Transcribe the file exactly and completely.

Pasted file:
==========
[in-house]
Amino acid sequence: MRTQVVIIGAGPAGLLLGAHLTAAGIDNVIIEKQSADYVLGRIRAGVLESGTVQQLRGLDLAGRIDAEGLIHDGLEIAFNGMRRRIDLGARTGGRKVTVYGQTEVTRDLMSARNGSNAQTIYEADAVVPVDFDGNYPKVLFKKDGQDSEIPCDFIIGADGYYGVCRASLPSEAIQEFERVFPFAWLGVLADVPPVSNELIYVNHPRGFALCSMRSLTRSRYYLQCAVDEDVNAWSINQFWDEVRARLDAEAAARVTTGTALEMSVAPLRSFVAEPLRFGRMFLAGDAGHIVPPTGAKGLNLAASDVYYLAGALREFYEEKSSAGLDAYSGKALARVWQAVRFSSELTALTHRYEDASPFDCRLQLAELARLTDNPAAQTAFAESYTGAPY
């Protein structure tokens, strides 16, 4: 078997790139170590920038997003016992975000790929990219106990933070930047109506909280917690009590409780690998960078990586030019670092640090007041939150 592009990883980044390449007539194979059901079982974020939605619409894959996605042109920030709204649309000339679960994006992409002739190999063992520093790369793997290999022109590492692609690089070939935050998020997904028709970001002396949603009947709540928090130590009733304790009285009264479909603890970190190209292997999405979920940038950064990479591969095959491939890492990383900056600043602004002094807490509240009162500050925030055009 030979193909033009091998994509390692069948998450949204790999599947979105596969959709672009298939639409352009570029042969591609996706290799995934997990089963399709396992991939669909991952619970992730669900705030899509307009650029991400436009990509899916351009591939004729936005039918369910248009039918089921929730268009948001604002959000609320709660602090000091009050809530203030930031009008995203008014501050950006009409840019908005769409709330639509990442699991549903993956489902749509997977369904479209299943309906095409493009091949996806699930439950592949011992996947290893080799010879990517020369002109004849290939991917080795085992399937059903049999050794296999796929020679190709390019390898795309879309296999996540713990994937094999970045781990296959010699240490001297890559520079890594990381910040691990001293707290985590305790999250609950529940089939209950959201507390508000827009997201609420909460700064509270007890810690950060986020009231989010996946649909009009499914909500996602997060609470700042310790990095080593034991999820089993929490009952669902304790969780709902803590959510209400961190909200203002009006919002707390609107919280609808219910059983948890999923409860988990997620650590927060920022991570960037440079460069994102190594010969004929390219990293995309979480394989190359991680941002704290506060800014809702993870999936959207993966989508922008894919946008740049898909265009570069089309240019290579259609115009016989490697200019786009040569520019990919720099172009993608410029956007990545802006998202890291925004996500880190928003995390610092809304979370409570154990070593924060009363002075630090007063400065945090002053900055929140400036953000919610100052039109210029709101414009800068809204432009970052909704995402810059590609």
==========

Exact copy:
[in-house]
Amino acid sequence: MRTQVVIIGAGPAGLLLGAHLTAAGIDNVIIEKQSADYVLGRIRAGVLESGTVQQLRGLDLAGRIDAEGLIHDGLEIAFNGMRRRIDLGARTGGRKVTVYGQTEVTRDLMSARNGSNAQTIYEADAVVPVDFDGNYPKVLFKKDGQDSEIPCDFIIGADGYYGVCRASLPSEAIQEFERVFPFAWLGVLADVPPVSNELIYVNHPRGFALCSMRSLTRSRYYLQCAVDEDVNAWSINQFWDEVRARLDAEAAARVTTGTALEMSVAPLRSFVAEPLRFGRMFLAGDAGHIVPPTGAKGLNLAASDVYYLAGALREFYEEKSSAGLDAYSGKALARVWQAVRFSSELTALTHRYEDASPFDCRLQLAELARLTDNPAAQTAFAESYTGAPY
């Protein structure tokens, strides 16, 4: 078997790139170590920038997003016992975000790929990219106990933070930047109506909280917690009590409780690998960078990586030019670092640090007041939150 592009990883980044390449007539194979059901079982974020939605619409894959996605042109920030709204649309000339679960994006992409002739190999063992520093790369793997290999022109590492692609690089070939935050998020997904028709970001002396949603009947709540928090130590009733304790009285009264479909603890970190190209292997999405979920940038950064990479591969095959491939890492990383900056600043602004002094807490509240009162500050925030055009 030979193909033009091998994509390692069948998450949204790999599947979105596969959709672009298939639409352009570029042969591609996706290799995934997990089963399709396992991939669909991952619970992730669900705030899509307009650029991400436009990509899916351009591939004729936005039918369910248009039918089921929730268009948001604002959000609320709660602090000091009050809530203030930031009008995203008014501050950006009409840019908005769409709330639509990442699991549903993956489902749509997977369904479209299943309906095409493009091949996806699930439950592949011992996947290893080799010879990517020369002109004849290939991917080795085992399937059903049999050794296999796929020679190709390019390898795309879309296999996540713990994937094999970045781990296959010699240490001297890559520079890594990381910040691990001293707290985590305790999250609950529940089939209950959201507390508000827009997201609420909460700064509270007890810690950060986020009231989010996946649909009009499914909500996602997060609470700042310790990095080593034991999820089993929490009952669902304790969780709902803590959510209400961190909200203002009006919002707390609107919280609808219910059983948890999923409860988990997620650590927060920022991570960037440079460069994102190594010969004929390219990293995309979480394989190359991680941002704290506060800014809702993870999936959207993966989508922008894919946008740049898909265009570069089309240019290579259609115009016989490697200019786009040569520019990919720099172009993608410029956007990545802006998202890291925004996500880190928003995390610092809304979370409570154990070593924060009363002075630090007063400065945090002053900055929140400036953000919610100052039109210029709101414009800068809204432009970052909704995402810059590609």